The defense asked for a mental health expert, and the trial judge appointed a psychologist. After a series of meetings with Levar Walton, the psychologist developed serious doubts about his competence to stand trial, finding that Walton's articulation of his thoughts was incomprehensible. He was particularly troubled by Levar Walton's notion that execution did not result in permanent death. The psychologist recommended that Walton be placed in a secure psychiatric hospital. This was rejected by the trial judge.

At first Levar Walton said that he wanted to plead guilty. Then in September 1997 he told his lawyer that he wanted to plead not guilty and have a jury trial because he was innocent. Days later, he reverted to admitting guilt. At end of that month, asked whether he would plead guilty or not guilty, he refused to speak, but responded by writing the word 'chair' on a piece of paper. He told his lawyer that he wanted to be executed in order 'to come back to life so he could be with his honeys.' In court in October 1997, he pleaded guilty to the murders, the judge accepted the plea and, after a sentencing phase at which no mental health evidence was presented, sentenced him to death. At the sentencing trial, Walton's conduct was extremely prejudicial. He repeatedly burst out laughing and smiled inappropriately. The prosecutor argued that Walton's outbursts indicated a 'sadistic, ruthless, cold-blooded murderer who has no conscience, no remorse and no right to live in a civilized society.'

Levar Walton's mental illness has worsened on death row - prison records have described an inmate who is 'floridly psychotic.' In a March 2006 ruling on his case, six judges on the U.S. Court of Appeals for the Fourth Circuit noted the 'substantial evidence that Percy Levar Walton does not understand that his execution will mean his death, defined as the end of his physical life.' They further noted that 'there is no dispute that since his sentencing, Walton has fallen deeper and deeper into mental illness.' According to Levar Walton's current lawyer, who has visited him regularly, Walton is unable to care for himself, such as in matters of basic personal hygiene. She has no doubt that he is severely mentally impaired.

There is evidence that in addition to his mental illness, Levar Walton functions, at best, at borderline mental retardation level and has the mental age of a young child. If the crimes for which he was sentenced to death had been committed five weeks earlier, Levar Walton would have been 17 years old and his execution would be illegal under U.S. and international law."

Percy Walton was sentenced to death in 1997 for the murders of an elderly white couple, Elizabeth and Jesse Hendrick, aged 81 and 80, and a 33-year-old black man, Archie Moore, in the town of Danville in November 1996. According to Viriginians for Alternatives to the Death Penalty, Walton’s prison cell is devoid of any personal affects, except for a large pile of salt, pepper and sugar packets; he has no form of entertainment nor does he seek any. He makes no phone calls; he recives no visits from family or friends. Prison guards refer to Walton as “Horse”, short for “Crazy Horse.”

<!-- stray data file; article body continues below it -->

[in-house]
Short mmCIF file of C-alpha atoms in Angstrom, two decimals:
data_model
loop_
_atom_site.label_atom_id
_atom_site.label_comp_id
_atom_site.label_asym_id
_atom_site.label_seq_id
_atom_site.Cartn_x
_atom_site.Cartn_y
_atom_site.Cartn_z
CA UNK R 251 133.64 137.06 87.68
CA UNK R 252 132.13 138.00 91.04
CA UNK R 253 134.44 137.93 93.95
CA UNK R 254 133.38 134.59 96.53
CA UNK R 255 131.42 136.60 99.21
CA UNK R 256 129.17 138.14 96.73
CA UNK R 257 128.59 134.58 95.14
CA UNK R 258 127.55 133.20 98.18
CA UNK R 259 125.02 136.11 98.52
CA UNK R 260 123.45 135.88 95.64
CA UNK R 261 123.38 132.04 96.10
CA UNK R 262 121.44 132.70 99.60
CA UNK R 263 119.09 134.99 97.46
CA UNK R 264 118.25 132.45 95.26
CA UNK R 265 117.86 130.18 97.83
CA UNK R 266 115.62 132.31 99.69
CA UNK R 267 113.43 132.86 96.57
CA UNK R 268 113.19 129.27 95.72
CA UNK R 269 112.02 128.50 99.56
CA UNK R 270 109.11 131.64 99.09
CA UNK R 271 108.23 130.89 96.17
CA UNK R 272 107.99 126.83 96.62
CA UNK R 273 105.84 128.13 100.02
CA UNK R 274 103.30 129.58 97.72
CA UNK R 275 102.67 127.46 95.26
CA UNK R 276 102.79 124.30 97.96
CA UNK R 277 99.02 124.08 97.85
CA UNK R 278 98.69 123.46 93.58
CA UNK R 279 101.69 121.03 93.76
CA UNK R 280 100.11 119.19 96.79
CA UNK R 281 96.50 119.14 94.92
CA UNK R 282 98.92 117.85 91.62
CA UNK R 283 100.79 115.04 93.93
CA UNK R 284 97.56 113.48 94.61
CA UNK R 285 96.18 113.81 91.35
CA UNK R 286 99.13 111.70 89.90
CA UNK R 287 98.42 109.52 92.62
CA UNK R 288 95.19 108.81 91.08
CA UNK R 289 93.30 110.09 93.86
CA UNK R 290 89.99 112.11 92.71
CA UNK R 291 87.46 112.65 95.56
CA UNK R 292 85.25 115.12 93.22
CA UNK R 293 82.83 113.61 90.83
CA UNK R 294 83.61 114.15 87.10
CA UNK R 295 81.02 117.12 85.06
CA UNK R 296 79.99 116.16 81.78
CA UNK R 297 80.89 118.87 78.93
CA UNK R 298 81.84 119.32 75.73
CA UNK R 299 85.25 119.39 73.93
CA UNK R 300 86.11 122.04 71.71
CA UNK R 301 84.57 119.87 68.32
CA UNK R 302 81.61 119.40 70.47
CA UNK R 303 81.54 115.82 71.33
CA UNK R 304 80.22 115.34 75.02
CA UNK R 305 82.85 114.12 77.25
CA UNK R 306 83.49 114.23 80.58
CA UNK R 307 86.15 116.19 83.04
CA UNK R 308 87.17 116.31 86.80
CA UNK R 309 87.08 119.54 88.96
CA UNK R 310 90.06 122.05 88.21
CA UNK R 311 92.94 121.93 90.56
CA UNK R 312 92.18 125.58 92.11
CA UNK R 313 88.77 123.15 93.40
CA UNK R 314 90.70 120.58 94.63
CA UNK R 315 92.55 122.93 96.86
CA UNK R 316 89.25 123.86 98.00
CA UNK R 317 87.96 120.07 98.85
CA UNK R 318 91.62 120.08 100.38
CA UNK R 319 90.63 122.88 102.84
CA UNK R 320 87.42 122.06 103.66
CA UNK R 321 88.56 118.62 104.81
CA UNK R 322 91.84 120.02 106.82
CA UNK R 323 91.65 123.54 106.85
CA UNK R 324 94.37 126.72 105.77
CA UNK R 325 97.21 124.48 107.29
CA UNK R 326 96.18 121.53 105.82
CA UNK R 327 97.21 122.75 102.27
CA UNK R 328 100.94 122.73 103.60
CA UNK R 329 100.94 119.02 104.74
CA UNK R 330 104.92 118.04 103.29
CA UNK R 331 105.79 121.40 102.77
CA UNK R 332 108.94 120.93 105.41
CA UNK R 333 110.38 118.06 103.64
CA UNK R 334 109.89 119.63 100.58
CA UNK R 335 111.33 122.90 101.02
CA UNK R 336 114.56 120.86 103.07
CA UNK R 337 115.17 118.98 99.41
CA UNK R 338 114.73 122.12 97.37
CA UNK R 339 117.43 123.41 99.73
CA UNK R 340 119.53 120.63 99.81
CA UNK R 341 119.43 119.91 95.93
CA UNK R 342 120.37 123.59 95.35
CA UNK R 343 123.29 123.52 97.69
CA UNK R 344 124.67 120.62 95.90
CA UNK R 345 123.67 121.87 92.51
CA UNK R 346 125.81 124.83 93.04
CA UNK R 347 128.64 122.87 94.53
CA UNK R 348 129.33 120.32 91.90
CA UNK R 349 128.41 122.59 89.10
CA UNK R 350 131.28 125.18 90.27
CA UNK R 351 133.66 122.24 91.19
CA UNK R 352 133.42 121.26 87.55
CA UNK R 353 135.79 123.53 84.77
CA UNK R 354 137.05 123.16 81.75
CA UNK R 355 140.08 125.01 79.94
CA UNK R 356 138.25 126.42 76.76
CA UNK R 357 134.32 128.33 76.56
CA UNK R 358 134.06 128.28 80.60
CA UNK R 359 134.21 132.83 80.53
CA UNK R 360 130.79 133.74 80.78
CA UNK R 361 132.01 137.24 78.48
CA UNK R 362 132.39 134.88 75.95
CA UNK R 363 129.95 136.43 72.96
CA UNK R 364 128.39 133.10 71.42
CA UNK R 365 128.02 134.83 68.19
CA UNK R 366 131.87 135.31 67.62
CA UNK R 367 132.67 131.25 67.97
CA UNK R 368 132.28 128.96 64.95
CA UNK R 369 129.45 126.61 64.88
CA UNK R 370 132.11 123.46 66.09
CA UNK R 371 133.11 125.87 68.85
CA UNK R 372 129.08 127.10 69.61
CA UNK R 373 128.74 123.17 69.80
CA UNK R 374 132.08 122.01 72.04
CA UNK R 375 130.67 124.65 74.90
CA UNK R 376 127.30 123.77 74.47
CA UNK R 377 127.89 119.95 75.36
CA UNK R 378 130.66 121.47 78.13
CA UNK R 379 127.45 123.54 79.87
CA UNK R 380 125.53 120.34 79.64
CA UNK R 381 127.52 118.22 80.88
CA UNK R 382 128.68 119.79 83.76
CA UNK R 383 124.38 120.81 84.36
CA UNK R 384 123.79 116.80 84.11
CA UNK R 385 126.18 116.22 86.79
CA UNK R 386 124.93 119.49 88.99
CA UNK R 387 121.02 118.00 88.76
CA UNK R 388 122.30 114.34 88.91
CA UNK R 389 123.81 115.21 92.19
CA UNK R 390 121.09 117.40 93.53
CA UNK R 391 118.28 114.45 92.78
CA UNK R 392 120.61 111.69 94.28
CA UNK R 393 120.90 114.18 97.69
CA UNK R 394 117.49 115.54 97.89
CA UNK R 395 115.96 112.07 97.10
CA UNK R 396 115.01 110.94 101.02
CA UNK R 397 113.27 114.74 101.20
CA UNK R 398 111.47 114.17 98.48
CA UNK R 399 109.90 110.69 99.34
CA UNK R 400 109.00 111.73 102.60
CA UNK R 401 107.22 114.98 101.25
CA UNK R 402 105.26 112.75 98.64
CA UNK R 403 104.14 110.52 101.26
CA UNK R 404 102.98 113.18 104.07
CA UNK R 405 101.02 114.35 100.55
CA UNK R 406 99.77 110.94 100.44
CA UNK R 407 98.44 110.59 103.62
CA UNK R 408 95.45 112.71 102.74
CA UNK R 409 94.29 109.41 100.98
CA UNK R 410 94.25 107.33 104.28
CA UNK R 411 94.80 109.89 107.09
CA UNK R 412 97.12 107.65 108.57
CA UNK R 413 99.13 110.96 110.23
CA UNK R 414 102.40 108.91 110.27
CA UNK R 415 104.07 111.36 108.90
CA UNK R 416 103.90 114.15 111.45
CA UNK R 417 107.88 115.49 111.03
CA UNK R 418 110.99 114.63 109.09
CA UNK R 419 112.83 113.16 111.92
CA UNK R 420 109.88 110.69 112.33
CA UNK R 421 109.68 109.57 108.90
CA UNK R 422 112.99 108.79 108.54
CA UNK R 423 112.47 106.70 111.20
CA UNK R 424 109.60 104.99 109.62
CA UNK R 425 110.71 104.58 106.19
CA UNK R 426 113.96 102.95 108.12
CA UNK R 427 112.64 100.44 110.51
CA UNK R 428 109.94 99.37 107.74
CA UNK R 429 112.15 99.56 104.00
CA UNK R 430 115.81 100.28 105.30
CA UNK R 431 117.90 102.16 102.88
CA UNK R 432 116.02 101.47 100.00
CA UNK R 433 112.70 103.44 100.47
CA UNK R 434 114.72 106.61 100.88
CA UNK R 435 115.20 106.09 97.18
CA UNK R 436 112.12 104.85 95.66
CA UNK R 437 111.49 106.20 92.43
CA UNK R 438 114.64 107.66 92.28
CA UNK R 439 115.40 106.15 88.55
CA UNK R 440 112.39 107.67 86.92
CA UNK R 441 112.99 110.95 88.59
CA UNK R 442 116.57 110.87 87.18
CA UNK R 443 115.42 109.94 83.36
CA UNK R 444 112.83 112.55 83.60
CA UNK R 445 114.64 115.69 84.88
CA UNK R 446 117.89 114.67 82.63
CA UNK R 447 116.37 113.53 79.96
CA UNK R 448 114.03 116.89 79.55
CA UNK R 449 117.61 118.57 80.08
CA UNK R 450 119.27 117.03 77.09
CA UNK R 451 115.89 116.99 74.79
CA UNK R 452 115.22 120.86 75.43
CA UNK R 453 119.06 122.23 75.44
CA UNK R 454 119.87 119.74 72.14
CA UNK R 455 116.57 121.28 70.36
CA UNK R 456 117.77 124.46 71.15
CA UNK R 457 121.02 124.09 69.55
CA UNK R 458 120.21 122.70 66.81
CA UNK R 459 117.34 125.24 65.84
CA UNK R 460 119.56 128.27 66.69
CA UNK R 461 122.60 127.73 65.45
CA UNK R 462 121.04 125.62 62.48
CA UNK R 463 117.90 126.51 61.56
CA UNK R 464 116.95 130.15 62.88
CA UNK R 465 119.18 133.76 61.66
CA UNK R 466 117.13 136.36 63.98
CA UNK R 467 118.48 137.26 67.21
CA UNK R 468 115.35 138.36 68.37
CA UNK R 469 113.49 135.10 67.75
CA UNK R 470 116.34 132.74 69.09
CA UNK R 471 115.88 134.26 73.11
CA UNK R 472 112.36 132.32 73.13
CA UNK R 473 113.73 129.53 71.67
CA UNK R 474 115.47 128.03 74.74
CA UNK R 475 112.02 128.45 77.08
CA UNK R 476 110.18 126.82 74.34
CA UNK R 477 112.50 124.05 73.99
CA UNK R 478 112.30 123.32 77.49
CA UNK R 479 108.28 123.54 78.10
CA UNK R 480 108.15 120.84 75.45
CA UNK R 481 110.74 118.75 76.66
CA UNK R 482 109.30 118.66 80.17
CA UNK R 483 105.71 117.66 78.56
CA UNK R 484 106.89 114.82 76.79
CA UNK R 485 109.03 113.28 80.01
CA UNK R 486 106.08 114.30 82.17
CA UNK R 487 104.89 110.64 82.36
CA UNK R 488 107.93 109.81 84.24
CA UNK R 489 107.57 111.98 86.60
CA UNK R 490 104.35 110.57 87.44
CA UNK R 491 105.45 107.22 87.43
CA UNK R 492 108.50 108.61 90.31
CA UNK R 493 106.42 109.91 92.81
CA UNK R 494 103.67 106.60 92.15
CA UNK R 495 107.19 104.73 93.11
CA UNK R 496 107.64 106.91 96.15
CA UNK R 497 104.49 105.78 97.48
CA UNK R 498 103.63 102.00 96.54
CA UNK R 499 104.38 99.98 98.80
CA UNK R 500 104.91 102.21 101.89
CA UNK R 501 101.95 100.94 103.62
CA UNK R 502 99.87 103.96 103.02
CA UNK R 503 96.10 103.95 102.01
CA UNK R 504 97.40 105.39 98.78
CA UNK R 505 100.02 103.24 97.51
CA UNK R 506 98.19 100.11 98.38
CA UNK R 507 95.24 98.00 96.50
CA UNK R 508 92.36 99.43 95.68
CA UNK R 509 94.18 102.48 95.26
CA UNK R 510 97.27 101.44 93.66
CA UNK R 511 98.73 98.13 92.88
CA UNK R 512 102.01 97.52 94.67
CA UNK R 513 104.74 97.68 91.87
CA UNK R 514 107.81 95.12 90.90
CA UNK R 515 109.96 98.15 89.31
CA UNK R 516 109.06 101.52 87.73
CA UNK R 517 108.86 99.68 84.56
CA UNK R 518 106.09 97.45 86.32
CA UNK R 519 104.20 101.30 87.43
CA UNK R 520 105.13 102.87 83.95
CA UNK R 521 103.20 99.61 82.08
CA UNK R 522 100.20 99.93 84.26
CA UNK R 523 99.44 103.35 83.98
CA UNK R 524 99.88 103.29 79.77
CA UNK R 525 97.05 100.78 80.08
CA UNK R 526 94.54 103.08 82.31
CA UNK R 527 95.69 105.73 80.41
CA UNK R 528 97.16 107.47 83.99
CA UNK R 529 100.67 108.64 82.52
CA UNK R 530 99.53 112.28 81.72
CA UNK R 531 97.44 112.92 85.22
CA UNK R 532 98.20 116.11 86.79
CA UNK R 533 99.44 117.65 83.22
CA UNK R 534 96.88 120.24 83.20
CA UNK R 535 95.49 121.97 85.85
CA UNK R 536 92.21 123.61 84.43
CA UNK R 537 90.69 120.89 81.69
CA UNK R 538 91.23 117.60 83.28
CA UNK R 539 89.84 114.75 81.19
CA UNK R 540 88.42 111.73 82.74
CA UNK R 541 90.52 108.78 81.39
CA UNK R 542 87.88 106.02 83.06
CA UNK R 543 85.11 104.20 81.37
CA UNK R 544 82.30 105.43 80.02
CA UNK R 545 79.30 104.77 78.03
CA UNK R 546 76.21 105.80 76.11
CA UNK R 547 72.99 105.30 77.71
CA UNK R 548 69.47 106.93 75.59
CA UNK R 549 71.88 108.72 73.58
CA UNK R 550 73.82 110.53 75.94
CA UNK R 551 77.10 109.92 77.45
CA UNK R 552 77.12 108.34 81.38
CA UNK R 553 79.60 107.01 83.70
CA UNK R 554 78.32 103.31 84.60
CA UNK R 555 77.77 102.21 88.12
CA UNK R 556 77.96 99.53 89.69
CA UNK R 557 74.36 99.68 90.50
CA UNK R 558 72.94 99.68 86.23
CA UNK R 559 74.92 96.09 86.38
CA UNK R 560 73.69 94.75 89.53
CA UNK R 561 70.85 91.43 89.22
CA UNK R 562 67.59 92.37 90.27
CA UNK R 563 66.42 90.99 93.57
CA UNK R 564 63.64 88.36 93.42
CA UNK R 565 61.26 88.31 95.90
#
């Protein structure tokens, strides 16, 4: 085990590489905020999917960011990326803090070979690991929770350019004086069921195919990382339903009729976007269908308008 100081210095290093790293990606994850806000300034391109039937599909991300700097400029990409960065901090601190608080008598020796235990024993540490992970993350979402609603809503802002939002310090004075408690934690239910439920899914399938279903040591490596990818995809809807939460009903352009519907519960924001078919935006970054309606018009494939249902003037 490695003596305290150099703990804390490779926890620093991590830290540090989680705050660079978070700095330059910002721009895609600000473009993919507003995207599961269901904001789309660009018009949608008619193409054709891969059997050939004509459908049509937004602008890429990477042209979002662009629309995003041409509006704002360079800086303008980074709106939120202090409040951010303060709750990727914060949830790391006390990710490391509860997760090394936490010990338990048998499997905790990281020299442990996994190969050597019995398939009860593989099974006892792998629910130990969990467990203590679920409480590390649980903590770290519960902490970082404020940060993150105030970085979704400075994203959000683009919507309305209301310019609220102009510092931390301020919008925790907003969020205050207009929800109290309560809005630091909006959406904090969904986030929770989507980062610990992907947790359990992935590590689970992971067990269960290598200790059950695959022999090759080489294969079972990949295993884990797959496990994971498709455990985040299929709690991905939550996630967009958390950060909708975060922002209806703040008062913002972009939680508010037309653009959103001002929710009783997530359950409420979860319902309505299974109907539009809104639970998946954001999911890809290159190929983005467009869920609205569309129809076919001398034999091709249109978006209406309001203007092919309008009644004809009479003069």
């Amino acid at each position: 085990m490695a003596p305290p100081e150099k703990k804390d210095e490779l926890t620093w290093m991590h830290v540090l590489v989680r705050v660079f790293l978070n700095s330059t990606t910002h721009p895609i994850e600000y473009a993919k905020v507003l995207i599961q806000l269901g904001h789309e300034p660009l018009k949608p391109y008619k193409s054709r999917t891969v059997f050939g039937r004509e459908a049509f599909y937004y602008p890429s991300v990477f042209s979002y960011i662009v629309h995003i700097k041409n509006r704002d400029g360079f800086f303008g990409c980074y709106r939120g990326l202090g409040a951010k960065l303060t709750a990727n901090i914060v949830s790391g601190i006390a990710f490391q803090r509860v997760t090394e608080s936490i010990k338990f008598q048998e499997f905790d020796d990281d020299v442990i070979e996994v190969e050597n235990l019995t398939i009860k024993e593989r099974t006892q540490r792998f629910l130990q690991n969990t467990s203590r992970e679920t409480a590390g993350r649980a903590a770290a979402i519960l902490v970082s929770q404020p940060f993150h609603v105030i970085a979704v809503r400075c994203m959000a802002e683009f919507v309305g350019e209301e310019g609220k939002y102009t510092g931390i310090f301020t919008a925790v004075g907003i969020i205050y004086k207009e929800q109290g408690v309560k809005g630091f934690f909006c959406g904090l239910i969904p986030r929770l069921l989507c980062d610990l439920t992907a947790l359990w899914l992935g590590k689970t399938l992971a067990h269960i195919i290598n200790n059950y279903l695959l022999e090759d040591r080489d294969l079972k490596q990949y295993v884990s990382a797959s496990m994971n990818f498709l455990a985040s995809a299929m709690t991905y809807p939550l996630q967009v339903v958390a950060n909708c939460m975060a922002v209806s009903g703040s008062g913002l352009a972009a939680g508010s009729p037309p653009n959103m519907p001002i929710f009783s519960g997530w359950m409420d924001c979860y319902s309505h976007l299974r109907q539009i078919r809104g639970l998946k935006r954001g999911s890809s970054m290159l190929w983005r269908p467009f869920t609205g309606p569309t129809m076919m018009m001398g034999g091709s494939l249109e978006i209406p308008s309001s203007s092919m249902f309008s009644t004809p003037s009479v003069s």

For more information, visit

Friday, May 9, 2008

Quintero Found Guilty

A Harris County jury has found Juan Leonardo Quintero guilty of capital murder in the death of Houston Police Officer Rodney Johnson ("Quintero convicted of capital murder in death of HPD officer," May 8, 2008). The case now moves to the sentencing phase, where jurors will decided whether to sentence Quintero to life in prison without the possibility of parole or to give him the death penalty.

Here's an excerpt from the article that appeared in yesterday's Chronicle:

"Quintero's defense team has worked to show he is not guilty of capital murder by reason of insanity.

Two psychologists and a neuropsychologist said a childhood fall caused brain damage that caused Quintero to perceive Johnson as a threat and take unreasonable action.

'Officer Johnson was a hero. He was a family man,' Recer said. 'We have an explanation. It's just not the quick, easy, bumper-sticker explanation the prosecution wants you to believe.'

Recer said she worked to figure out what was wrong with Quintero and what he was thinking.

'Because he sure wasn't thinking like any of us,' she said.

She said Quintero's 'bad brain' has an overactive threat-detection system, usually assuaged by drinking about 24 beers a day. But on that day, Quintero had about six beers.

Quintero acknowledged in a videotaped statement that, although his hands were cuffed behind his back, he shot Johnson while locked in the backseat of the patrol car."

Wednesday, May 7, 2008

Defense Argues Quintero Is Insane

Here's an update from the Houston Chronicle on the capital murder trial of Juan Quintero ("Experts clash over Quintero's sanity," May 6, 2008):

"Attorneys locked horns Tuesday in a battle of experts in the death penalty trial of Juan Leonardo Quintero, arguing whether the 34-year-old was insane when he shot Houston police officer Rodney Johnson in 2006.

Testimony of neuropsychologist Ruben Gur capped the defense case, saying that his tests reveal Quintero's brain is irregular and that irregularity may have contributed to psychological problems.

Prosecutors put on two doctors from a Houston medical imaging company who said they didn't see anything unusual about Quintero's brain.

The two sides clashed over whether Gur's work identifying brain problems was scientifically accurate. Prosecutors tried to show that Gur, a professor of psychology at the University of Pennsylvania, used methods that are still experimental.

Gur, and other witnesses for the defense, said Quintero has brain damage from a childhood fall.